Micro test3 1st

  1. How does a bacteria achieve resistance to Aminoglycosides?
    • They make enzymes that add a functional group to the aminoglycoside. The possible changes are
    • Adenylation
    • Phosphorylation
    • Acetylation
  2. What does the gentamycin assay show you?
    Intracellular bacteria concentration (all extracellular are killed by the gentamycin, but the intracellular survive)
  3. Which antibiotics inhibit tRNA Binding?
    • Aminoglycosides
    • Tetracyclines
    • Spectinomycin
  4. What are four important factors regarding Aminoglycosides?
    • Require Oxygen for uptake (not effective on anaerobes)
    • Do not enter mammalian cells
    • Toxic concentration can easily be reached
    • Synergistic with beta lactams
  5. What classification of drug are Streptomycin, Neomycin, Gentamicin, Tobramycin, and Amikacin? What are they used for?
    • They are all aminoglycosides
    • Streptomycin – TB and plague
    • Neomycin – topical component of 3 in one ointment
    • Gentamycin – Broad spectrum IV
    • Tobramycin – Broad spectrum IV
    • Amikacin – reserved for resistant strains
  6. Are aminoglycosides bacteriocidal or bacteriostatic?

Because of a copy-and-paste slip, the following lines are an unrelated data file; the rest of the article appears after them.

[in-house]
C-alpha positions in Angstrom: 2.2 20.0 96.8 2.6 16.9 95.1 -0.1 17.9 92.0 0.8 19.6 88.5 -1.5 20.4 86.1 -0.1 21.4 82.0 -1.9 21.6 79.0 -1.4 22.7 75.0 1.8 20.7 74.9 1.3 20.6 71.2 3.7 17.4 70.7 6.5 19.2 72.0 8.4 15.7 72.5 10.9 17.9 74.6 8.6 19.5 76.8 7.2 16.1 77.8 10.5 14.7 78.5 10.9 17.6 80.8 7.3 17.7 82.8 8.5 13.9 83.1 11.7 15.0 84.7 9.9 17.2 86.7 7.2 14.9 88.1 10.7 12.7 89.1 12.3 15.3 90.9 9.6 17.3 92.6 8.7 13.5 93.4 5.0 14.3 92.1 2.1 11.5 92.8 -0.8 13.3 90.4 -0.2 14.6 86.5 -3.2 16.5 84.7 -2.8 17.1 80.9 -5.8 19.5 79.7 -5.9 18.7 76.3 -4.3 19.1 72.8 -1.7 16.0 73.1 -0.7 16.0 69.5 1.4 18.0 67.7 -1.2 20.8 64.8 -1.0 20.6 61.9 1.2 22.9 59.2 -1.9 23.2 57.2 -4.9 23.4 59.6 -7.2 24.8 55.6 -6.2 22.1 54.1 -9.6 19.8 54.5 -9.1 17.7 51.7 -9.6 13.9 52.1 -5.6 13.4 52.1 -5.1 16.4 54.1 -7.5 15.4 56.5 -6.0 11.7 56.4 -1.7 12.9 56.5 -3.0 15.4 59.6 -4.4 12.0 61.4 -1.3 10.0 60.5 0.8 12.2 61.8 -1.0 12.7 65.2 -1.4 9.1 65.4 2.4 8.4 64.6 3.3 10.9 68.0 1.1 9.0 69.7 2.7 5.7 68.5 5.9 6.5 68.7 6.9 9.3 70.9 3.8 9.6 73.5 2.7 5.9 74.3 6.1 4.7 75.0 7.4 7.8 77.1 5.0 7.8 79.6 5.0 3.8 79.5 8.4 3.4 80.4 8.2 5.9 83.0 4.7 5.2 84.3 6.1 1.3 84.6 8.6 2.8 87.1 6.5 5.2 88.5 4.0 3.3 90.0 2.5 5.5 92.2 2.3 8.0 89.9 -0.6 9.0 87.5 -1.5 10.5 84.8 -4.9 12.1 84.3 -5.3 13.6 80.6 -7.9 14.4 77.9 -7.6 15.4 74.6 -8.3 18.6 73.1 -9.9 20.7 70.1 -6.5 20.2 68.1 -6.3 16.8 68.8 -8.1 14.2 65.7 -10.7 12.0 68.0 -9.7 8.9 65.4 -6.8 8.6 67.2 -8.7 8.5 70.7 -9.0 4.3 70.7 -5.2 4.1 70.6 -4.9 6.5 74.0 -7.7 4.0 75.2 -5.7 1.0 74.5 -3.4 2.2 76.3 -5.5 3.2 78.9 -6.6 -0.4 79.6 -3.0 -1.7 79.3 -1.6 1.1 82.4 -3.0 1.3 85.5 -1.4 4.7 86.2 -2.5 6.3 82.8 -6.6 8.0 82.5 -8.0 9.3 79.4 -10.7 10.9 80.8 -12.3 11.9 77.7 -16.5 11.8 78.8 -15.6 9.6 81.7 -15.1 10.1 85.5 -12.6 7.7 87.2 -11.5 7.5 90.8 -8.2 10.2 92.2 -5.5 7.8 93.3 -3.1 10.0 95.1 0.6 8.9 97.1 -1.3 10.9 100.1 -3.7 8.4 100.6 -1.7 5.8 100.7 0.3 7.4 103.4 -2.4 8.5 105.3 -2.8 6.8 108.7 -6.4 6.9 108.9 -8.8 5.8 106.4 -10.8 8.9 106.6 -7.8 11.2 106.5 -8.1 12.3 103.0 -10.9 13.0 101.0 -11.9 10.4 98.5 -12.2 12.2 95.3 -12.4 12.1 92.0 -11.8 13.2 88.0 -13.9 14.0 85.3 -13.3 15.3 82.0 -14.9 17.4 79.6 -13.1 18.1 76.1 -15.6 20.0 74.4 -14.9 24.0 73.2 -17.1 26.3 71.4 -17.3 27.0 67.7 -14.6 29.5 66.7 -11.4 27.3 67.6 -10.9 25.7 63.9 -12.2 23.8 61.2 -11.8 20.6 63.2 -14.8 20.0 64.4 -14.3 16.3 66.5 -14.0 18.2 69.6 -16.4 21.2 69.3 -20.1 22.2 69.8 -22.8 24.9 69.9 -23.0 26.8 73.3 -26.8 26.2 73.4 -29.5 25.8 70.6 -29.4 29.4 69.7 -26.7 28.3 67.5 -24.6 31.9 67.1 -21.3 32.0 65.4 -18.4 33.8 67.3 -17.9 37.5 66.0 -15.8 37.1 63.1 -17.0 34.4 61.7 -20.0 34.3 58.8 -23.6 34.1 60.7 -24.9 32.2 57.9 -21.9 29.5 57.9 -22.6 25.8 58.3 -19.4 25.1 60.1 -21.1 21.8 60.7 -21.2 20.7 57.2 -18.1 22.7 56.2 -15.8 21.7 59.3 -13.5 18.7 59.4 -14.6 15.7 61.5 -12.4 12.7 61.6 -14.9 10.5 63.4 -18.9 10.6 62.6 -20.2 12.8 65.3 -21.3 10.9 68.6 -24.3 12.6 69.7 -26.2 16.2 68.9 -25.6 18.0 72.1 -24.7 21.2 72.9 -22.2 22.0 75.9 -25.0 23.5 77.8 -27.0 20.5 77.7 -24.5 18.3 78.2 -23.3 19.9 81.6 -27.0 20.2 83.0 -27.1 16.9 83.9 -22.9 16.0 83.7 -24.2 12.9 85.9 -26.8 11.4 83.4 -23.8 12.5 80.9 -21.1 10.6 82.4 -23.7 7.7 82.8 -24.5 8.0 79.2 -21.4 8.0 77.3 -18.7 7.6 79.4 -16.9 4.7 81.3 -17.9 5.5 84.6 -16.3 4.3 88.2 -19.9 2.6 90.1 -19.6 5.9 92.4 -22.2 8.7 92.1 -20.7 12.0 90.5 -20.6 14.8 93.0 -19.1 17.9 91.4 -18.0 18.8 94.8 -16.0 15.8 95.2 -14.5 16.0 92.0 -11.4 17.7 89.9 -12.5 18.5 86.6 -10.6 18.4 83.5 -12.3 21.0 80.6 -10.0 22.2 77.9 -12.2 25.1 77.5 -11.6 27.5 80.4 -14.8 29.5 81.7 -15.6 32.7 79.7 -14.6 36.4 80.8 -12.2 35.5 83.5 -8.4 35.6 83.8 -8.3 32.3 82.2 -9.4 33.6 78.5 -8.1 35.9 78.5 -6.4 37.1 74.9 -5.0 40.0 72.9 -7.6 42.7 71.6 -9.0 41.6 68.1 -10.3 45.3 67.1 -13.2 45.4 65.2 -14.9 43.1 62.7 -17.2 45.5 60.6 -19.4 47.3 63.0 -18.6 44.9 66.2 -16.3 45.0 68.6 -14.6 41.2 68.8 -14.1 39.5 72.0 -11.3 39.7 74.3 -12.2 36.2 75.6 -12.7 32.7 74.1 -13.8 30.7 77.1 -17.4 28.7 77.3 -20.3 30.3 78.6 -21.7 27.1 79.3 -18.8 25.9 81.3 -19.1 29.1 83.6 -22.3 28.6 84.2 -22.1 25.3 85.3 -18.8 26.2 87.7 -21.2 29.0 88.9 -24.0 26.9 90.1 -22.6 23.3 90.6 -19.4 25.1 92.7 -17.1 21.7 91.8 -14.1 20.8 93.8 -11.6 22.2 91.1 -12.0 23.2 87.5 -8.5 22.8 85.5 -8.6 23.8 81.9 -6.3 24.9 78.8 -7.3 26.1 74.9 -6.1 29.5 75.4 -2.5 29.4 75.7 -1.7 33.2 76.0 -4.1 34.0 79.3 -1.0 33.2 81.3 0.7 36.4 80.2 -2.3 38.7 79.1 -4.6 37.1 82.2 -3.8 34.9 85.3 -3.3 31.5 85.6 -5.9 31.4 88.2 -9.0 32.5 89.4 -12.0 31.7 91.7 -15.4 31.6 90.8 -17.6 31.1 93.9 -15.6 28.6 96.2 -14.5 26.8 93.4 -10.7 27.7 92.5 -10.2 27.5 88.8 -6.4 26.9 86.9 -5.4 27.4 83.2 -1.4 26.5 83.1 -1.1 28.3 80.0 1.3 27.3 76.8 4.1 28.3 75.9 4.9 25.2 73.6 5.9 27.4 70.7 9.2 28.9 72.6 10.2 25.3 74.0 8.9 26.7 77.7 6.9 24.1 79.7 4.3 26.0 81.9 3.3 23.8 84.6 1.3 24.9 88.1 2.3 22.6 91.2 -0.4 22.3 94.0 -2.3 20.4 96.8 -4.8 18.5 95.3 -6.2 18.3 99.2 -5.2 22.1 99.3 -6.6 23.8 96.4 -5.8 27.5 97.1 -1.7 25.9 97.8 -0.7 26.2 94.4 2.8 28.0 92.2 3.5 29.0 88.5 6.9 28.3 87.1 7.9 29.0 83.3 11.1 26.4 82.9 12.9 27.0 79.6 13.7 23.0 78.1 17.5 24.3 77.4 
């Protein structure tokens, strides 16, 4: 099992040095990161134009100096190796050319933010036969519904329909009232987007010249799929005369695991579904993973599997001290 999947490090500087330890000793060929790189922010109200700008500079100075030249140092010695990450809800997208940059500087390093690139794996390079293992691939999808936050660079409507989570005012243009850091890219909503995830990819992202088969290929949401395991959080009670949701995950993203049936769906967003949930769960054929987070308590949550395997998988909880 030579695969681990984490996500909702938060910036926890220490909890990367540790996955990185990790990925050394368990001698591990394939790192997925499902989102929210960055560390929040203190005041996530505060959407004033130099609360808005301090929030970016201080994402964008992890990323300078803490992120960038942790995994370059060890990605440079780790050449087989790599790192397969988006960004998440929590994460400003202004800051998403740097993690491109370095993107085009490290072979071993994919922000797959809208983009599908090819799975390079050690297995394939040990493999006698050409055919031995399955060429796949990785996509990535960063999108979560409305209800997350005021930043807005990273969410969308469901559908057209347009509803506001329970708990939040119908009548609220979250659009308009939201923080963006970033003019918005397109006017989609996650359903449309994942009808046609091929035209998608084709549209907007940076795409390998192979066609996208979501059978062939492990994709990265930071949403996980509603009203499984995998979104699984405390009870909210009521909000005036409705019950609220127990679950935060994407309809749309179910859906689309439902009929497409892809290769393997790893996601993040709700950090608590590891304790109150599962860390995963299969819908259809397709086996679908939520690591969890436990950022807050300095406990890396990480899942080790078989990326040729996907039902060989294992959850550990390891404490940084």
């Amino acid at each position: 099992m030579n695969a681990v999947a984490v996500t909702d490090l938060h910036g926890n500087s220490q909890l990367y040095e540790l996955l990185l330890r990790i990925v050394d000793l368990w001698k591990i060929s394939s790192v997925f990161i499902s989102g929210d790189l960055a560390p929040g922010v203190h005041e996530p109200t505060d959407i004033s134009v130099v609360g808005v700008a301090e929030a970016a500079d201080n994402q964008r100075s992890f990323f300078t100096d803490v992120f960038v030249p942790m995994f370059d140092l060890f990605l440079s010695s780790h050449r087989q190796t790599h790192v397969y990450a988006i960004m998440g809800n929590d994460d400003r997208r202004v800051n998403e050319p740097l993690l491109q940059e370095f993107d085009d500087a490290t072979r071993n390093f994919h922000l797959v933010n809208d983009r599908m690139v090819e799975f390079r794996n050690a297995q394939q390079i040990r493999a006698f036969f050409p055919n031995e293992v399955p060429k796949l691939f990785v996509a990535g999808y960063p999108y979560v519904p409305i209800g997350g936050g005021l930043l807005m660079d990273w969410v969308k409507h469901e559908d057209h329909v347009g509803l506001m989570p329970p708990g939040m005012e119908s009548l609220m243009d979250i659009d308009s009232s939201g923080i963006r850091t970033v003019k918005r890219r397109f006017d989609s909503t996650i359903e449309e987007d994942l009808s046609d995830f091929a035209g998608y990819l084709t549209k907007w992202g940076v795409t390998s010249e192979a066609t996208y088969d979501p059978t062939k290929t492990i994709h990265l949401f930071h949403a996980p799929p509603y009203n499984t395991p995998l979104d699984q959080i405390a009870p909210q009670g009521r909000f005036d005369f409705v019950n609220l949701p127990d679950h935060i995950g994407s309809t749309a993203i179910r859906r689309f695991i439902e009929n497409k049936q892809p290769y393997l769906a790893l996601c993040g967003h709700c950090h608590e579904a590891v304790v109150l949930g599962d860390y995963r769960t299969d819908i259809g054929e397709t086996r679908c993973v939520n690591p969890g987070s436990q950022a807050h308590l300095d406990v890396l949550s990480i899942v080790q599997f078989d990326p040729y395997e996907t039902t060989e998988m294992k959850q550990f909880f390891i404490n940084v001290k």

• Bacteriocidal
    • They stop 85% of protein synthesis, and the remaining 15% of proteins are incorrectly made
    • These faulty proteins kill the cells
  7. What class drug works synergistically with Aminoglycosides?
    Beta lactams because they weaken the cell wall allowing aminoglycoside entry
  8. Is spectinomycin bacteriocidal or bacteriostatic?
  9. How do cells become resistant to Tetracycline? (3 mechanisms)
    • “tet” protein on plasmid: mediates pumping tetracycline out of cells
    • Ribosome protection: gene on plasmids produce RPP that binds to 30S preventing tetracycline binding
    • Uncommon method: plasma coded enzyme that oxidizes tetracycline
  10. What drug was designed to combat the resistance to tetracycline?
    Tigecycline overcomes ribosome protection and has efflux resistance
  11. What drugs bind to the 30s subunit of RNA? (prevent tRNA binding)
    • Aminoglycosides
    • Spectinomycin
    • Tetracylcines
  12. What drugs bind to the 50s RNA subunit? (prevent peptide bond formation)
    • Chloramphenicol
    • Lincosamines
    • Synercid
    • Retapamulin
  13. What is Chloramphenicol used for? What drug is sometimes paired with it?